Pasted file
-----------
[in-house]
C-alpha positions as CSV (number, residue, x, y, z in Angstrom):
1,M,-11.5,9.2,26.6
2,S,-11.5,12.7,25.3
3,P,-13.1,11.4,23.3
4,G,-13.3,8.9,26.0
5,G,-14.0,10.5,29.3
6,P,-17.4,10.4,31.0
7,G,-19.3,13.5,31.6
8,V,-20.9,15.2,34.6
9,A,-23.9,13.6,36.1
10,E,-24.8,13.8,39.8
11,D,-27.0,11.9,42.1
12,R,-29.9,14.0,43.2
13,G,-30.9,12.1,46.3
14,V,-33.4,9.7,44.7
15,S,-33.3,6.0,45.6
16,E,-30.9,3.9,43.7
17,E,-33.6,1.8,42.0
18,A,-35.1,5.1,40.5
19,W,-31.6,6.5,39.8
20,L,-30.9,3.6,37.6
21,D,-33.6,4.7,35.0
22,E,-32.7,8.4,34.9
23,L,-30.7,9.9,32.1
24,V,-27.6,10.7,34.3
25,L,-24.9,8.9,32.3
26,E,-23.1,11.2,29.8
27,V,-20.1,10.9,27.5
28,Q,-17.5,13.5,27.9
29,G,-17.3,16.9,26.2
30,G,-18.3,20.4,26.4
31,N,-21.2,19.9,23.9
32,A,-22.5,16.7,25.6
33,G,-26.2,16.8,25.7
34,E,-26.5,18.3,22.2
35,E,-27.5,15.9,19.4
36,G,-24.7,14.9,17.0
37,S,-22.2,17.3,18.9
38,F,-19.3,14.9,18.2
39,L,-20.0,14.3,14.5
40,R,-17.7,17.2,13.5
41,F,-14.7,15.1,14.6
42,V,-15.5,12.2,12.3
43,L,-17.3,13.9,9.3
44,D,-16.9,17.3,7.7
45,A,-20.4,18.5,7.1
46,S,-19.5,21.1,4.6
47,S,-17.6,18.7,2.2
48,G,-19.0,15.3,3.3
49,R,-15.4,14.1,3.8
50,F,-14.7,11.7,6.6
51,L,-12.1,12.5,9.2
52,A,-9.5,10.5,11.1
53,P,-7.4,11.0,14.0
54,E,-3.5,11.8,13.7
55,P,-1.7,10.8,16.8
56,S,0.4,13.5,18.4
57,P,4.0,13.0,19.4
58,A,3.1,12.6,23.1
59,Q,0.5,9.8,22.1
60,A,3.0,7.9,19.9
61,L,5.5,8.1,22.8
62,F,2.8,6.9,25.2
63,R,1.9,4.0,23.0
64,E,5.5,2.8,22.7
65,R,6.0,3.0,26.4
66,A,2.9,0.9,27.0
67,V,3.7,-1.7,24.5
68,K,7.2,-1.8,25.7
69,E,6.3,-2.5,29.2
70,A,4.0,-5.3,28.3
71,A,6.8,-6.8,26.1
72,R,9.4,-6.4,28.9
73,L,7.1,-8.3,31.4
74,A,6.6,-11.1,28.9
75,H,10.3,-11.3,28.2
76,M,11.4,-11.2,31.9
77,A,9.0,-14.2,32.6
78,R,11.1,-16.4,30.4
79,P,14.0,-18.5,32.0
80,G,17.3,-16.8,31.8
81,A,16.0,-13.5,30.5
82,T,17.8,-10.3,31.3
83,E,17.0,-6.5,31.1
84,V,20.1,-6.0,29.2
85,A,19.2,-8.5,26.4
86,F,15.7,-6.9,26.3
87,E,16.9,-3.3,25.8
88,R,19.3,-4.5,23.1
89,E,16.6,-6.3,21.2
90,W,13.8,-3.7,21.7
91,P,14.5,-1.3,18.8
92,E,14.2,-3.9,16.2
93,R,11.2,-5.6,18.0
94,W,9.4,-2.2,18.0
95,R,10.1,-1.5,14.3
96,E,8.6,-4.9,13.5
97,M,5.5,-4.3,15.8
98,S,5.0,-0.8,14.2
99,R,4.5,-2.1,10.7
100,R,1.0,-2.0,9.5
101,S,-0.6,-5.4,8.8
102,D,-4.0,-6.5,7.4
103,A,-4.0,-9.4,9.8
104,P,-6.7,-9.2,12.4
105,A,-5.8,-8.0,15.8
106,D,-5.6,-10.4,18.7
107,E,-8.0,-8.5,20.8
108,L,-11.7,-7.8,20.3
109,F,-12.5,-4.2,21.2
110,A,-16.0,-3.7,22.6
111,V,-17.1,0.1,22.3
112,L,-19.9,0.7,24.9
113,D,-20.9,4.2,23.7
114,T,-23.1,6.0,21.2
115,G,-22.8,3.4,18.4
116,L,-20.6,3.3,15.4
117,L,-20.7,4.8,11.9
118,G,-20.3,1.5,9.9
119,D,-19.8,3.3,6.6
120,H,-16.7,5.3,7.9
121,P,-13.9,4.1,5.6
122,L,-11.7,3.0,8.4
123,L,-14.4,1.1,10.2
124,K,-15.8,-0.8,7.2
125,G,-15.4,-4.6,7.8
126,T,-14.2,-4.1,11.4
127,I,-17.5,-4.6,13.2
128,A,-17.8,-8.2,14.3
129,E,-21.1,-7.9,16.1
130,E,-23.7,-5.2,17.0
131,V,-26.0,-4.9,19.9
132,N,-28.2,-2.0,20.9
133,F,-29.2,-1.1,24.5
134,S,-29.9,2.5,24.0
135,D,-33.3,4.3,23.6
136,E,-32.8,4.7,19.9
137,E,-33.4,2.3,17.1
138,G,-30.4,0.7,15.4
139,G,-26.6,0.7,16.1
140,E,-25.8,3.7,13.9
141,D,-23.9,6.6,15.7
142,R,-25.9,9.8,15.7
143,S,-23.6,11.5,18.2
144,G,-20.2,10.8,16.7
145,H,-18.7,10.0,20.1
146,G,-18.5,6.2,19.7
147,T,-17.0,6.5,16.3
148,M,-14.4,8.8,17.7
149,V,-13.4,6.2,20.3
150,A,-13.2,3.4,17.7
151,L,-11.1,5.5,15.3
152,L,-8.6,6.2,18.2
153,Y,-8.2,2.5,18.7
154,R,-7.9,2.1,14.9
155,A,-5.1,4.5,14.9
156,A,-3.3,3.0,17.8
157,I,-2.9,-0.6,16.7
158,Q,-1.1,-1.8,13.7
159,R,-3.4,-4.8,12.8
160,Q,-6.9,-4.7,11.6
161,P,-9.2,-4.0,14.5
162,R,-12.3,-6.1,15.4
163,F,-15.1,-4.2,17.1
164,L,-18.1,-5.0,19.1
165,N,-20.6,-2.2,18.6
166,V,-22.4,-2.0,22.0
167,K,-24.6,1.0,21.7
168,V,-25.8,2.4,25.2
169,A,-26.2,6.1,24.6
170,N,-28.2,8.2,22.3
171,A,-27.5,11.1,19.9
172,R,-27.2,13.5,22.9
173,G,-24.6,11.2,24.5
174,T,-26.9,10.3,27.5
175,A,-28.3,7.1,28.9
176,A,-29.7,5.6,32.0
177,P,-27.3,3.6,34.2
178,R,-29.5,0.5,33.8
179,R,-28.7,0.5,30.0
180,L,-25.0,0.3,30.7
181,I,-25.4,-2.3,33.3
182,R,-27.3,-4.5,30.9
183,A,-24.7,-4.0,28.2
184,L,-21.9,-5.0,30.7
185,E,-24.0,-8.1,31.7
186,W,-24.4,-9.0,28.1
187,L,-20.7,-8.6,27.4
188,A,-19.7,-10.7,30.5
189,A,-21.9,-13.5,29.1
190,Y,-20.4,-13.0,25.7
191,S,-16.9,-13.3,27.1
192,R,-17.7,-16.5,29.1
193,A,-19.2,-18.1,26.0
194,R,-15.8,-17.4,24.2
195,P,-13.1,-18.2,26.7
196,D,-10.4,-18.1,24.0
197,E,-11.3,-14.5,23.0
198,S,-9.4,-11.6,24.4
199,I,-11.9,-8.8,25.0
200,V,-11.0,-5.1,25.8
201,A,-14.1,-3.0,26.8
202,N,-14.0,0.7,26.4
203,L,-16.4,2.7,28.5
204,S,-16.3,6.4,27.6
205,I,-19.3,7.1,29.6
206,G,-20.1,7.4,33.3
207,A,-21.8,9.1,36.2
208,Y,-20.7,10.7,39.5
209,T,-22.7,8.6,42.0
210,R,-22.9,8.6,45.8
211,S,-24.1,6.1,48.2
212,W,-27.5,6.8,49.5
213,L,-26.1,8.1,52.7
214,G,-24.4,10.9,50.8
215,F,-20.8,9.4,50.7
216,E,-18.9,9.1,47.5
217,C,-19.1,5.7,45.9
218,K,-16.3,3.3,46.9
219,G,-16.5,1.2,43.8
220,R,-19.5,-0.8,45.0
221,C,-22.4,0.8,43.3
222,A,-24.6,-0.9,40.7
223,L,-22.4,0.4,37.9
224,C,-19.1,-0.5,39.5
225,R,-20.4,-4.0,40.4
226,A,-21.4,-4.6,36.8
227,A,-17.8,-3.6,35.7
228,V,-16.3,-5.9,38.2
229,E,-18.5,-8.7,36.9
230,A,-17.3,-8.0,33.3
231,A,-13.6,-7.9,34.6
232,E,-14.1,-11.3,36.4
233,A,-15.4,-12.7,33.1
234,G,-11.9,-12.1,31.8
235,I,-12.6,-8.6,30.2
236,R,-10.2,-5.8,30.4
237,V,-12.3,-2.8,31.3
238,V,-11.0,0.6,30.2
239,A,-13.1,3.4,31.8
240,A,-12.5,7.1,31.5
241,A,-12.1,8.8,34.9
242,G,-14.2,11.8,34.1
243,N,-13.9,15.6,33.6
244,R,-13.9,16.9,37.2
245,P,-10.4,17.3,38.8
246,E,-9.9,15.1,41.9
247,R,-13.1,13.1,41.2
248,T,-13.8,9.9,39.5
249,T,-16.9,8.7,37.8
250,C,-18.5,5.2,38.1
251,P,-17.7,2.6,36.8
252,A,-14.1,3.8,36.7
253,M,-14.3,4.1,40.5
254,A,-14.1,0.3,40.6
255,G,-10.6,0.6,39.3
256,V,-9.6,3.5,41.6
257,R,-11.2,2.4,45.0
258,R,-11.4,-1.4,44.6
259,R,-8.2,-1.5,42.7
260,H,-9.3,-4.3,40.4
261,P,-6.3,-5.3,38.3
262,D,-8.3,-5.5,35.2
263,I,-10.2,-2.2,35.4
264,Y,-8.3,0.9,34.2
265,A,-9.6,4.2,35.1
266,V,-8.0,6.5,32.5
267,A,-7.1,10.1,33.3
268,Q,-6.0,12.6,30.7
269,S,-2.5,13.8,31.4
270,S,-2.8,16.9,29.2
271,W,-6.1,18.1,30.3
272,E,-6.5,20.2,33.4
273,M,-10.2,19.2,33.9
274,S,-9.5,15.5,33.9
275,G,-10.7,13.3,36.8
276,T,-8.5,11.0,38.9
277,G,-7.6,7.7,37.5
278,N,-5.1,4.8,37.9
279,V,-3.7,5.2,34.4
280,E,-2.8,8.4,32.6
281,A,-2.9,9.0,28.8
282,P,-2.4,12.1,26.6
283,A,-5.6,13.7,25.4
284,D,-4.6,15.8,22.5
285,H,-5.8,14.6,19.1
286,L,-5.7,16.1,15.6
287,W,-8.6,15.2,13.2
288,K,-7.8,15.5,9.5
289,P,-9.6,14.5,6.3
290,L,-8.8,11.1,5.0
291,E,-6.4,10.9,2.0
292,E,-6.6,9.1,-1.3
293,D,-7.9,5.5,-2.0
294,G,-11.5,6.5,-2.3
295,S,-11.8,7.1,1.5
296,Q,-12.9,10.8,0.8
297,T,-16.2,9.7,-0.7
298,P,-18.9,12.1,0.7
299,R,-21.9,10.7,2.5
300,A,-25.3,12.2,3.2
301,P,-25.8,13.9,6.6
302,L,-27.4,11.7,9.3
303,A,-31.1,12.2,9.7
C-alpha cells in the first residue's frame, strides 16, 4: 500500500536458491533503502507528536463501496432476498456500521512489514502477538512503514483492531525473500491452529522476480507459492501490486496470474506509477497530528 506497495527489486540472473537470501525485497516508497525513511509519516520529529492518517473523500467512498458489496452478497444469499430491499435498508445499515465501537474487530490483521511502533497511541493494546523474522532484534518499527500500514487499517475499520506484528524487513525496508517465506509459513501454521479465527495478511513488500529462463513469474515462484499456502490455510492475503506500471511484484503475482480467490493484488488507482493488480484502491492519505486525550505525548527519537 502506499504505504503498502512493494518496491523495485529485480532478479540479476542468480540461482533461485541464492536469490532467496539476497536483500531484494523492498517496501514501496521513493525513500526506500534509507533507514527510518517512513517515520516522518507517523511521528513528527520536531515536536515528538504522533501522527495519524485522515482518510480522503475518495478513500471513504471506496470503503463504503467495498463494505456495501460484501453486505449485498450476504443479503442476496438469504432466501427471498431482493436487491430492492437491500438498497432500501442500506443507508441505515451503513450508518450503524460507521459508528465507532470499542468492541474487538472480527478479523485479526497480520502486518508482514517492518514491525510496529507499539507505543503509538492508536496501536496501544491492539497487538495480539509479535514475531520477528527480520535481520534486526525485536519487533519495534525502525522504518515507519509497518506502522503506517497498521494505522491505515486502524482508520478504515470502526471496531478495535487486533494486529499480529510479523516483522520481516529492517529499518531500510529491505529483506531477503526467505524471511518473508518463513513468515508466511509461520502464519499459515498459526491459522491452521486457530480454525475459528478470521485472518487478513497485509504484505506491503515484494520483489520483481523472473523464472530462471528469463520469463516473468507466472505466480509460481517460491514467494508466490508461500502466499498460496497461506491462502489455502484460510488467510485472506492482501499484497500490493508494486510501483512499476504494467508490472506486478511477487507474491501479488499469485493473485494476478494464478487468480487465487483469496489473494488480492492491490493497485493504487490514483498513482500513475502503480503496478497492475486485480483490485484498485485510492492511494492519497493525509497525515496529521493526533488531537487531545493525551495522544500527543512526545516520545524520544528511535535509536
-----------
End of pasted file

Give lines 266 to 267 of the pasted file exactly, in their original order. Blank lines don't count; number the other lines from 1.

264,Y,-8.3,0.9,34.2
265,A,-9.6,4.2,35.1